the hardest part about being a new nurse

  1. I'd love to hear feedback from nursing grads and returning nurses about what you feel is the hardest part about that first year of nursing

    Is it the workload?

    Is it fear of clinical skills that you don't feel ready for?

    Not being able to put the whole picture together?

    I have recently returned to nursing after a long absence, I previously worked agency , mostly long term care. I have experience being a med nurse and doing treatments. But I find the toughest part is the paperwork and organization of how to put it all together..of course a six week orientation would have helped

    I would love to see an orientation that listed in order what you do in each situation instead of touching on isolated points here and there and putting it all together at the end. Not possible probably as that is not how a day goes..but it would be so helpful to start with one or two patient load, and shadow a nurse thru the admit, care, and discharge in exactly the order it happens.
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    About thekid

    Joined: Sep '06; Posts: 355; Likes: 97


  3. by   Meriwhen
    Quote from thekid
    I'd love to hear feedback from nursing grads and returning nurses about what you feel is the hardest part about that first year of nursing.
    I'd say it's the fact that you no longer have someone telling you what you should and shouldn't do for your patient, as you had in clinicals with your CI. And gone are the days of following the orders of the nurse you were assigned to, where she's making most of the decisions and you're just helping her carry them out.

    Instead, it's YOU who has to make the decisions and the judgment calls, and your staff is looking at YOU for instructions. And while you may have more experienced coworkers and staff to give you help and guidance if necessary, ultimately the decisions are yours...and so is the responsibility for the outcomes.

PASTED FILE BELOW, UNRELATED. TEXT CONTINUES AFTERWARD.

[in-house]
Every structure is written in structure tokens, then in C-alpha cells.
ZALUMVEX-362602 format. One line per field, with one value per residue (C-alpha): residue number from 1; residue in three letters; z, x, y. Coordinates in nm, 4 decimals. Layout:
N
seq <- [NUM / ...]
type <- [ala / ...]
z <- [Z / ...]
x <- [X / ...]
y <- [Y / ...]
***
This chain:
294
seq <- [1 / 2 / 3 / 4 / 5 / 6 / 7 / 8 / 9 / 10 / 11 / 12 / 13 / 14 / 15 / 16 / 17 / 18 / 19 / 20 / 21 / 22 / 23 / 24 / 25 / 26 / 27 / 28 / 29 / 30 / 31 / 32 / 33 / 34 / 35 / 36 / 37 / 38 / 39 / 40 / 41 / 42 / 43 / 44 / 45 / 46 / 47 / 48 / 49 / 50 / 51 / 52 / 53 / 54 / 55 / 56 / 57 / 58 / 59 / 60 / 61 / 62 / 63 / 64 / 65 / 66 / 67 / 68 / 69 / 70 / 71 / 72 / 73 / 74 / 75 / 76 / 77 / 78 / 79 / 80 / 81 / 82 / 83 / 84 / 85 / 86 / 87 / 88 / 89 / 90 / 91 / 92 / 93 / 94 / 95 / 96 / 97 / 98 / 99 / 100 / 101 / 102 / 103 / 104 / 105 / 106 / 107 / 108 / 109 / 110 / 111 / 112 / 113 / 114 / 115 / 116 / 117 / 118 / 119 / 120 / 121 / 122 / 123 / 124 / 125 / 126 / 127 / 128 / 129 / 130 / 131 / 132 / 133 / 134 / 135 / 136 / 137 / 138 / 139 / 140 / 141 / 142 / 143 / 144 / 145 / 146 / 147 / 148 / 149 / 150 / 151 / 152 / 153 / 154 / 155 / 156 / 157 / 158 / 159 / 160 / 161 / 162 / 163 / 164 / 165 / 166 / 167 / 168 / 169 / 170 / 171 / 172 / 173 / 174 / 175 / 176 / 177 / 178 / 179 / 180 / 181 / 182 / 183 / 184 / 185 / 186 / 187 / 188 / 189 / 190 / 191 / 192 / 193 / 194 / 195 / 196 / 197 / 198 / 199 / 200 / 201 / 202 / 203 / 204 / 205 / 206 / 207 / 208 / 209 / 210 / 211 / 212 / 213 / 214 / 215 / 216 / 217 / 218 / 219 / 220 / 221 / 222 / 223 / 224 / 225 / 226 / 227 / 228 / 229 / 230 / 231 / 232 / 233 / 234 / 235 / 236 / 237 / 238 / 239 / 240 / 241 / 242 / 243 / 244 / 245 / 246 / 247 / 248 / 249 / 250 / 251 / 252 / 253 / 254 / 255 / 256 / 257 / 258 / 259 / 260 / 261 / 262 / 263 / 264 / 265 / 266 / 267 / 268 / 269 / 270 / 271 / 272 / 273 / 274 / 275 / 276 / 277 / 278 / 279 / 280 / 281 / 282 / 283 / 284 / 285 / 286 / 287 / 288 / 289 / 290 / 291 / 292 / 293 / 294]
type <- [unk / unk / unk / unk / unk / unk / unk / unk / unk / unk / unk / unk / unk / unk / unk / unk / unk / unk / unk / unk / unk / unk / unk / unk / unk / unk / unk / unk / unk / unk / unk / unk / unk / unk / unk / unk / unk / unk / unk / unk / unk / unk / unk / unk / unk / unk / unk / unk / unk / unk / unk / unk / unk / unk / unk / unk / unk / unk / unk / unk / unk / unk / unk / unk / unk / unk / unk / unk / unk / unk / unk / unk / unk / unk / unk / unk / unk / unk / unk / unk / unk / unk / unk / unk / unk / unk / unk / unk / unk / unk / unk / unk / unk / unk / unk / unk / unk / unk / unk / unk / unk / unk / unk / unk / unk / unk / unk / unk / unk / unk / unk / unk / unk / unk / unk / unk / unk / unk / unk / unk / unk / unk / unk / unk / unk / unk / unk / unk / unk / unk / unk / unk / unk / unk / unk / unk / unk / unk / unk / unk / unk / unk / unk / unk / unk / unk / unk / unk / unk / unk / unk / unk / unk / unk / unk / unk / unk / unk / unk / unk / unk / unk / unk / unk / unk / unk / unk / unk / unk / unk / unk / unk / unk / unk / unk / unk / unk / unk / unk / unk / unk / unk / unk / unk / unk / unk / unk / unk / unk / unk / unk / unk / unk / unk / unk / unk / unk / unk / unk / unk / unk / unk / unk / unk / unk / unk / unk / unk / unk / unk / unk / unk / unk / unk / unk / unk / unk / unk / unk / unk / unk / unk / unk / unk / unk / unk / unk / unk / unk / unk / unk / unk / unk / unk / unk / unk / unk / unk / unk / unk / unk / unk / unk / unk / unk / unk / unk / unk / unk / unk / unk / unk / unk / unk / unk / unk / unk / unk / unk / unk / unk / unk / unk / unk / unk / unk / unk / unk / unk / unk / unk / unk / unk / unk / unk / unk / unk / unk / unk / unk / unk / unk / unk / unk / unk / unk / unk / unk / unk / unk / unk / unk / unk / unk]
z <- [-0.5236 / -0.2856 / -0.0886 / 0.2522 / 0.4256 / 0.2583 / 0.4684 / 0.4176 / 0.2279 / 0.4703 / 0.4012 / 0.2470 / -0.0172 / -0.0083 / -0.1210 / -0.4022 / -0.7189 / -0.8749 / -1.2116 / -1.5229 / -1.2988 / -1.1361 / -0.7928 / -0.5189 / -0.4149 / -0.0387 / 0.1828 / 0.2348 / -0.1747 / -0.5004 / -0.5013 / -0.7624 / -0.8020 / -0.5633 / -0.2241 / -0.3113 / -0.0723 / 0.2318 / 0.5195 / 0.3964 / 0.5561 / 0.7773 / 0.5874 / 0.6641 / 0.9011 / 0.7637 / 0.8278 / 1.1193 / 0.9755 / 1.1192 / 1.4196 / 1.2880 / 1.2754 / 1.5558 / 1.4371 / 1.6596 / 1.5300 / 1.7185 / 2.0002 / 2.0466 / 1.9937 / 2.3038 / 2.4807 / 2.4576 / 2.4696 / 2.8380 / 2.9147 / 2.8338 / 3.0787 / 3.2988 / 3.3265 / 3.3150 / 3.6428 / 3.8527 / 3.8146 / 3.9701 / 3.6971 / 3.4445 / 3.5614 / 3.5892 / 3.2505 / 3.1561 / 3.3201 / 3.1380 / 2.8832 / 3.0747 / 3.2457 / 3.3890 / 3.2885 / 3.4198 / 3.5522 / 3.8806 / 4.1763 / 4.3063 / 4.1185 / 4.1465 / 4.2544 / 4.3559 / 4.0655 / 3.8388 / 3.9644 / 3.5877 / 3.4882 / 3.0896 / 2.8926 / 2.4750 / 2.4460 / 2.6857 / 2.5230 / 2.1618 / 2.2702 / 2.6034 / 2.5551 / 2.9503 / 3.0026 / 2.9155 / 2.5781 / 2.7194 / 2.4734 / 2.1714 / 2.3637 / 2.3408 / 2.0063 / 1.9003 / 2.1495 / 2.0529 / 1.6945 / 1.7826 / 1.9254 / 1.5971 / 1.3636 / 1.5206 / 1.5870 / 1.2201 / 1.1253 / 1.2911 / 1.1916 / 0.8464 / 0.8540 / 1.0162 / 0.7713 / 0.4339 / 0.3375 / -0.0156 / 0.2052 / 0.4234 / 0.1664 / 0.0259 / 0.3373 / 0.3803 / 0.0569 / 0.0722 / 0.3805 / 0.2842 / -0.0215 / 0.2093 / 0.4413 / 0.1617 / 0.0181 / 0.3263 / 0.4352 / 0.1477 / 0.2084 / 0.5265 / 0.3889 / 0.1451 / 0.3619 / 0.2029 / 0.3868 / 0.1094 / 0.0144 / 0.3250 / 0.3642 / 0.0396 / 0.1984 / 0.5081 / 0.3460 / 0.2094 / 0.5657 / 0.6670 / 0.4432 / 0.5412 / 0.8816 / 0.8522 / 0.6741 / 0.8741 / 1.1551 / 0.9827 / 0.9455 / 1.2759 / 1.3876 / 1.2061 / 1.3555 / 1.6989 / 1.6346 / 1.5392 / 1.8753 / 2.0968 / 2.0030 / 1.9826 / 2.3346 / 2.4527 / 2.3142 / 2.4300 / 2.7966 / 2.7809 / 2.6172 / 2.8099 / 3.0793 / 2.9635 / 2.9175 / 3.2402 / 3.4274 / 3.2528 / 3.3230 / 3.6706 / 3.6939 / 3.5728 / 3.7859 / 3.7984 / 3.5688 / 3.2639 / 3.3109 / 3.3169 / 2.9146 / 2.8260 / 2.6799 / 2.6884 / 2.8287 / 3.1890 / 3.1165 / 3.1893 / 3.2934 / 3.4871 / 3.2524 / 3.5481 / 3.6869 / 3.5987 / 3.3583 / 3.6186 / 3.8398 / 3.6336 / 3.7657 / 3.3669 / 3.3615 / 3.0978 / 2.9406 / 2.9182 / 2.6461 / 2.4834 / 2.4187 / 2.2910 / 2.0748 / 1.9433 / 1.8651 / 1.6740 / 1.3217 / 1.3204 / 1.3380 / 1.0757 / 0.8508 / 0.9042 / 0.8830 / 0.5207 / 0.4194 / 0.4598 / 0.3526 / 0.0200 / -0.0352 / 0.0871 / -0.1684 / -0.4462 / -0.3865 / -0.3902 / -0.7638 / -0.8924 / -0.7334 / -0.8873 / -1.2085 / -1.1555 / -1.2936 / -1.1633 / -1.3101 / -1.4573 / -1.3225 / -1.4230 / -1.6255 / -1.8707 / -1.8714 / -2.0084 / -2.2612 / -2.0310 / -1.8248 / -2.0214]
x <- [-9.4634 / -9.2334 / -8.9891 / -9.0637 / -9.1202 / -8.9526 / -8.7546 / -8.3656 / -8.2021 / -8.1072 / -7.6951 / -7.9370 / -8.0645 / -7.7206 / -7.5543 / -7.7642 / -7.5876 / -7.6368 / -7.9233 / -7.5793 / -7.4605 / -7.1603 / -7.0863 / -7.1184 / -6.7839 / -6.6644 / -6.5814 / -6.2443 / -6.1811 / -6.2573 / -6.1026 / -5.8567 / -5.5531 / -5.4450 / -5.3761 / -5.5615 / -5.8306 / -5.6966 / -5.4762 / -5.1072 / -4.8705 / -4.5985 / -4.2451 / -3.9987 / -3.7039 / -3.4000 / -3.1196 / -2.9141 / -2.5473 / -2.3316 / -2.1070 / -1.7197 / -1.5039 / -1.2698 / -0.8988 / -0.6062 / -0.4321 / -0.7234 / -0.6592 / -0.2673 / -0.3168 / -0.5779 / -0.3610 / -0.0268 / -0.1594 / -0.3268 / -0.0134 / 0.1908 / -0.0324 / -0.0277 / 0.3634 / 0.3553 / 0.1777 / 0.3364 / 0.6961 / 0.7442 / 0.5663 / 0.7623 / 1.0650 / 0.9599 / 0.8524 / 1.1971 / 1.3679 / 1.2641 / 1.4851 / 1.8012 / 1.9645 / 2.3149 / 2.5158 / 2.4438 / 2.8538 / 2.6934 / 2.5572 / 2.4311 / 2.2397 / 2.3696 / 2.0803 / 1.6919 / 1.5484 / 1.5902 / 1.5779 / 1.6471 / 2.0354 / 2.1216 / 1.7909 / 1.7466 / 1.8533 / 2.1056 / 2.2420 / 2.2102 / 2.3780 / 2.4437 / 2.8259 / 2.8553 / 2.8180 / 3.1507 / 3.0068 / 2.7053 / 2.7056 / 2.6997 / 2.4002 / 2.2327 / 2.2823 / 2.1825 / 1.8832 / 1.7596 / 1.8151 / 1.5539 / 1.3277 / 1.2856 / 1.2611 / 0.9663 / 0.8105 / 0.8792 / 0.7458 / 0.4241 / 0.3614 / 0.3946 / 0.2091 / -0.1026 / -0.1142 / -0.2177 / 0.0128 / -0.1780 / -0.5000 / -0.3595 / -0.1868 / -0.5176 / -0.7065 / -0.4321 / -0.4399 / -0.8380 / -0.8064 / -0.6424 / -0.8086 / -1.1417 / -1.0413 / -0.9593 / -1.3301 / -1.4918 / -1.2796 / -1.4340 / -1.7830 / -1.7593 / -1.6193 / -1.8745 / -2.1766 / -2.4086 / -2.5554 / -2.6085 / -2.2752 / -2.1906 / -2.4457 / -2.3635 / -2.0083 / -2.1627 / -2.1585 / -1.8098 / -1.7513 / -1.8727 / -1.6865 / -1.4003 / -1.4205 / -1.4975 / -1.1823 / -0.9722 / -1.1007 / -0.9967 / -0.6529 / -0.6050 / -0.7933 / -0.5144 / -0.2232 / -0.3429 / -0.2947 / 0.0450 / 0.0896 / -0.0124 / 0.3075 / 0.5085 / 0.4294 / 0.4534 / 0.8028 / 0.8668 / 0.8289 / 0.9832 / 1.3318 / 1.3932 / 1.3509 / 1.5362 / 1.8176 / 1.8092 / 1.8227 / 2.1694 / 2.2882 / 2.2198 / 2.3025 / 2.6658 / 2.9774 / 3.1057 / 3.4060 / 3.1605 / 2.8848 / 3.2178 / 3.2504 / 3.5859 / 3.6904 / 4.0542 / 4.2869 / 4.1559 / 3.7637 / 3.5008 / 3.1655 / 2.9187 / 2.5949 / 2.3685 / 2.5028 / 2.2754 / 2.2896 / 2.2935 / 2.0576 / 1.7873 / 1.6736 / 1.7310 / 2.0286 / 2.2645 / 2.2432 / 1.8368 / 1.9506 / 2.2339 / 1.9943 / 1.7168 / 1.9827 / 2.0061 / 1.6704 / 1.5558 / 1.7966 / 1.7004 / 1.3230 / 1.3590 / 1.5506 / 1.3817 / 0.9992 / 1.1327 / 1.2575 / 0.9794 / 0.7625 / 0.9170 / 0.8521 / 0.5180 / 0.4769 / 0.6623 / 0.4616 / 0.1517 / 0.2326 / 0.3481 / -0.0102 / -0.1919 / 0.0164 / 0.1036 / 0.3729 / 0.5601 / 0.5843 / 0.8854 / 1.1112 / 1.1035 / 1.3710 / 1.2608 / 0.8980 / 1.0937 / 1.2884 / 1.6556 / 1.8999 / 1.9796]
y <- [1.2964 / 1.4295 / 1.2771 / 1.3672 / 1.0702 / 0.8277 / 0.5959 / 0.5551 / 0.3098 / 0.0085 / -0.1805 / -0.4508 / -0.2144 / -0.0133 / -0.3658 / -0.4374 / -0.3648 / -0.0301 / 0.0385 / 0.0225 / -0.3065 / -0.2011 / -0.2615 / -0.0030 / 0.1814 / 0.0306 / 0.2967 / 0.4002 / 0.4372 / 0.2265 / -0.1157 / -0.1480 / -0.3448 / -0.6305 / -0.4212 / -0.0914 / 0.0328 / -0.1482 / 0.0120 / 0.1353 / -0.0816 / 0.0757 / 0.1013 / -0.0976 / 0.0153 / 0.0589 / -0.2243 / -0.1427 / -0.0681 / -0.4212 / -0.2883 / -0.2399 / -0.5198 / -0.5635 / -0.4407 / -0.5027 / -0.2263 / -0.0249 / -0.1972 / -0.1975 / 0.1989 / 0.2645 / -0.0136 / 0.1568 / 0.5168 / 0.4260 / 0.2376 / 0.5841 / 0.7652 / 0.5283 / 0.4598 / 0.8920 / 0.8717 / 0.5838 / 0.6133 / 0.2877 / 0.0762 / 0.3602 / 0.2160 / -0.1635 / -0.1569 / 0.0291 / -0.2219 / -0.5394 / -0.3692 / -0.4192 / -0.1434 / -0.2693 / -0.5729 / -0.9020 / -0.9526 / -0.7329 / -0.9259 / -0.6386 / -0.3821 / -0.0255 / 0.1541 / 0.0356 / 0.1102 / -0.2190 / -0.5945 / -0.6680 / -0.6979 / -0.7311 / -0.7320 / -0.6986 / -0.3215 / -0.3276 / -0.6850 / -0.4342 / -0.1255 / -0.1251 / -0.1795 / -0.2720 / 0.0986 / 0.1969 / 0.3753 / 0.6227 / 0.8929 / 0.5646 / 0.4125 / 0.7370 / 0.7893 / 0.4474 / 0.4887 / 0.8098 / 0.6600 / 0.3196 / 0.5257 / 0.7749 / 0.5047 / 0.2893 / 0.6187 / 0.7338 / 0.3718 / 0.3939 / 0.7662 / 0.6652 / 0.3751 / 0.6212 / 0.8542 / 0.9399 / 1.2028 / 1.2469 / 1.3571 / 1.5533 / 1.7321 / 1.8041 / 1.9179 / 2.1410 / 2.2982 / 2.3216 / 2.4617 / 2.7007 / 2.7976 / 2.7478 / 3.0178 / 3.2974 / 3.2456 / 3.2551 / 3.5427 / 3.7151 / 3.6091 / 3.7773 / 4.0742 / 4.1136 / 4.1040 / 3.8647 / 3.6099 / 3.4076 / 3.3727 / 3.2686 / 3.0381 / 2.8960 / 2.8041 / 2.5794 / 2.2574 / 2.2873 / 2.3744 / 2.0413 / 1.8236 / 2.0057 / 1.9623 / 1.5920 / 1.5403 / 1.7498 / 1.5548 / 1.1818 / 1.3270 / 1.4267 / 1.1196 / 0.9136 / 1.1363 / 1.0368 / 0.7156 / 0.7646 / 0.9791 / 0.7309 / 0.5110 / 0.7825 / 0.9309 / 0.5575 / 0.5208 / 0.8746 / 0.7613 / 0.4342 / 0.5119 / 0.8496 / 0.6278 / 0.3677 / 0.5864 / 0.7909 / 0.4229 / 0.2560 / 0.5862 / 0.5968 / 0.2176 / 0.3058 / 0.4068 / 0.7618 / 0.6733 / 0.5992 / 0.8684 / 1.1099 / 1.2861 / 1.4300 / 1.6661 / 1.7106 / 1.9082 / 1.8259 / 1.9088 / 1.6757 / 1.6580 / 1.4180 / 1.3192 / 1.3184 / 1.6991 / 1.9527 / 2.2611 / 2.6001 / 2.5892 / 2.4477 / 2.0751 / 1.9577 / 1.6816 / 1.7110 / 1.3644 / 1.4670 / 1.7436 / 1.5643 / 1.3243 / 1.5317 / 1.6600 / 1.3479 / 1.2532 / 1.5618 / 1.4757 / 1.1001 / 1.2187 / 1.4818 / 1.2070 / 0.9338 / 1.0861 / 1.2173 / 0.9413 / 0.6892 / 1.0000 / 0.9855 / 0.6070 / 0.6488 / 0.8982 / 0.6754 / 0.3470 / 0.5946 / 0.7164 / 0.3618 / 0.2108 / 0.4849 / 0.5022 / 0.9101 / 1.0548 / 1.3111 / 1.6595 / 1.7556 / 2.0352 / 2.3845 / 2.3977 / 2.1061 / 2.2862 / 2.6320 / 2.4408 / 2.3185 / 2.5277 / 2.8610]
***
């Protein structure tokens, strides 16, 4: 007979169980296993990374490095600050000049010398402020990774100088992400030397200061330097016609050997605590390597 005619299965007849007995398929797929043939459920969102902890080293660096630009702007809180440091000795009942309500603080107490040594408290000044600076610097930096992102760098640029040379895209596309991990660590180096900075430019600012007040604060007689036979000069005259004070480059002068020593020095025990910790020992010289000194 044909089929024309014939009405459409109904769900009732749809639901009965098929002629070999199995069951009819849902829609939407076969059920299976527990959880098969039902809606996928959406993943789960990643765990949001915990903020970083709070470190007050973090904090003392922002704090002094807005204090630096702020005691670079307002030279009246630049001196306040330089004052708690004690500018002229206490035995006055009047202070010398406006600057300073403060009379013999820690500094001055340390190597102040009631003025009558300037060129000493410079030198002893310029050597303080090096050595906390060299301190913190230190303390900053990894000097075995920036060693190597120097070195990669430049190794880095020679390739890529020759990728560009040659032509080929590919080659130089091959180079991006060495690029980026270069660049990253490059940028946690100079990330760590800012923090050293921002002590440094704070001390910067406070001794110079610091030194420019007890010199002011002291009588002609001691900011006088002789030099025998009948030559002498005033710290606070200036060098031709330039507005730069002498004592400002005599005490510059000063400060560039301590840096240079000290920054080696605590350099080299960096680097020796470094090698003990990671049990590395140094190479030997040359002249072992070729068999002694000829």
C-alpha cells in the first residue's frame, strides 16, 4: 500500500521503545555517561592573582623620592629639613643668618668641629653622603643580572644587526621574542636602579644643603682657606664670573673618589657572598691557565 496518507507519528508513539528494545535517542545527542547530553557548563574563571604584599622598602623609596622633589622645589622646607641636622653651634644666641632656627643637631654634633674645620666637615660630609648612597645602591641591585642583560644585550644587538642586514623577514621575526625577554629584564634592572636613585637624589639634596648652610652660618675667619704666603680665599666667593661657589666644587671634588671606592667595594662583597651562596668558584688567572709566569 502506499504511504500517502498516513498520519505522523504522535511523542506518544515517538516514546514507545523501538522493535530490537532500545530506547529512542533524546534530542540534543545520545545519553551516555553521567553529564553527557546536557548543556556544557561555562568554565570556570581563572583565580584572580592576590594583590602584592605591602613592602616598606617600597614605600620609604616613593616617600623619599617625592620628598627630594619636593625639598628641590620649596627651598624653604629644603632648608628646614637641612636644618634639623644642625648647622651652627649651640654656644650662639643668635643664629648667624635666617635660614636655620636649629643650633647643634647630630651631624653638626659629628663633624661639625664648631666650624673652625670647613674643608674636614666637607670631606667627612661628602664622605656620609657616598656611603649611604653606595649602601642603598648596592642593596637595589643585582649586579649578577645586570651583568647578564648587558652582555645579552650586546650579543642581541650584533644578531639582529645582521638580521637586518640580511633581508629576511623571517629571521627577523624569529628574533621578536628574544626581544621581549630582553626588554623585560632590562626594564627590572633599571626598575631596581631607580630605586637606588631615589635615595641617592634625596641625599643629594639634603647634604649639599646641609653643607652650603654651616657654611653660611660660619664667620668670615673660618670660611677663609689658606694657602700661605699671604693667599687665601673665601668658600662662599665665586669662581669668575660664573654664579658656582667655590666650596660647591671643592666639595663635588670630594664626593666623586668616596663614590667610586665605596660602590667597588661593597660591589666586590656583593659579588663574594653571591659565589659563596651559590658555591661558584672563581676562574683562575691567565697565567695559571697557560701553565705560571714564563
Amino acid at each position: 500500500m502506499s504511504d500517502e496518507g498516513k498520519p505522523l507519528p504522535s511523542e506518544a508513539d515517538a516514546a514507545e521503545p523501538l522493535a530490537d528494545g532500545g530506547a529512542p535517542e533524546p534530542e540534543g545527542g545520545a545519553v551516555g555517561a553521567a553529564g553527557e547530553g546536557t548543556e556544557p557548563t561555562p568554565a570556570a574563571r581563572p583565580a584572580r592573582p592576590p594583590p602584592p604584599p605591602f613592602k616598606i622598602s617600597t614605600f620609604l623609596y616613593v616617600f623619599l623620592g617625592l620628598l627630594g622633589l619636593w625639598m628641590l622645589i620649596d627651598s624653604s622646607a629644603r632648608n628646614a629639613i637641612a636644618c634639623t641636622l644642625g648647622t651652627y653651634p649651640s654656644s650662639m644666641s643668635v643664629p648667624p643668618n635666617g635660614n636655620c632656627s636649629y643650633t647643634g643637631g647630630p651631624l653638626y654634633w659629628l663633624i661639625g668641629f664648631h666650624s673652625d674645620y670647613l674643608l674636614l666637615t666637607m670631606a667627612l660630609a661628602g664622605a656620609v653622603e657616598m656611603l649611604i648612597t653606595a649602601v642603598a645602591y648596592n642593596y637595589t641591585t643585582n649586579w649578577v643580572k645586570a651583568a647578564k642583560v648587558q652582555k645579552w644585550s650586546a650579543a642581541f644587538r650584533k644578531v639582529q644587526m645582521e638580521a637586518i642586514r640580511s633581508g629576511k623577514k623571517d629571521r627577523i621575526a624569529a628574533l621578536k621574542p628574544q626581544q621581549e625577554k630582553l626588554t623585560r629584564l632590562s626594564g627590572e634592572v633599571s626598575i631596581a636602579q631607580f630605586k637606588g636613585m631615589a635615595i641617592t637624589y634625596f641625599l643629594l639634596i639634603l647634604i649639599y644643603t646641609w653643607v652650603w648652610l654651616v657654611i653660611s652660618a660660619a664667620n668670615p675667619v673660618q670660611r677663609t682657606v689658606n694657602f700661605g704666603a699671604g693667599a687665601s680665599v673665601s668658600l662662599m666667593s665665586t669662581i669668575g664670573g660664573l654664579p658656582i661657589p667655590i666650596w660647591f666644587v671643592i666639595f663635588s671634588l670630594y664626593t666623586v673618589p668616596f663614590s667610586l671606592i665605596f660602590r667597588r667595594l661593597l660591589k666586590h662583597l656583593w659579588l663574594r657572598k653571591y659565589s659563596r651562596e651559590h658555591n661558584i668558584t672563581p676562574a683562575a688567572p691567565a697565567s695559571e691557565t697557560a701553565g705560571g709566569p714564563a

4. by   chevyv
    For me it's the feeling of knowing there is so much yet to learn and here I am in a job where 1 mistake could cost someone their life! It's scary. I also feel very overwhelmed most of the time. I'm always playing catch up. I have 1 good day and 10 crappy ones.
  5. by   Mykle559
    Im a little nervous i just graduated and got my license. Im looking for a job right now. Im really nervous cuz i dont know what to expect. I dont have any previous experience besides my clinical experience. I was a good student but still nervous. I dont want to be a bad nurse. SO much anxiety. I know i can do it but im scared
  6. by   palmettogirl
    The hardest part to me is time management, organization, and knowing that you're responsible for that patient. I'm scared I may not pick up on something as quickly as a more experienced nurse might. But I am very cautious (and hope I always will be) b/c I get so nervous, so that can be a plus sometimes! And it's also difficult coming out of nursing school because you don't just have 1 or 2 patients anymore (with your instructor by your side). There are some things I never saw in orientation that some of my patient's have, but I just get my charge nurse to help me. Sometimes the RN before me will go in the room with me and show me how to do things I may not have seen in orientation. Goodluck!
  7. by   shoegalRN
    This has been the most hardest transition of my life. This is a second career for me and the hardest part is being GREEN and lacking confidence.

    For me, it's been trying to put the big picture together and making sure I don't make a fatal drug error that may cause someone their life. I ask tons and tons of questions, even if I already know the answer because I lack confidence in my nursing judgement. I've only been practicing as a RN for two months now, although I graduated in May and got licensed in July.

    I have been told that it takes about a year or two before I will feel somewhat confident. And the anxiety is the worst!
  8. by   GoldenFire5
    I was an LVN for a couple years, so some things aren't new. For me, it's definitely time management. Also, you have to meet a lot of people in the hospital environment to get your job done. Sometimes, the MDs are in and out so quick, it's hard to catch them. And when it's their day off or they're on vacation, the MD covering for them will say, "anything I need to know?" Sometimes I wonder if they're really filled in on the details of the case. Interacting with the MDs is still tricky for me.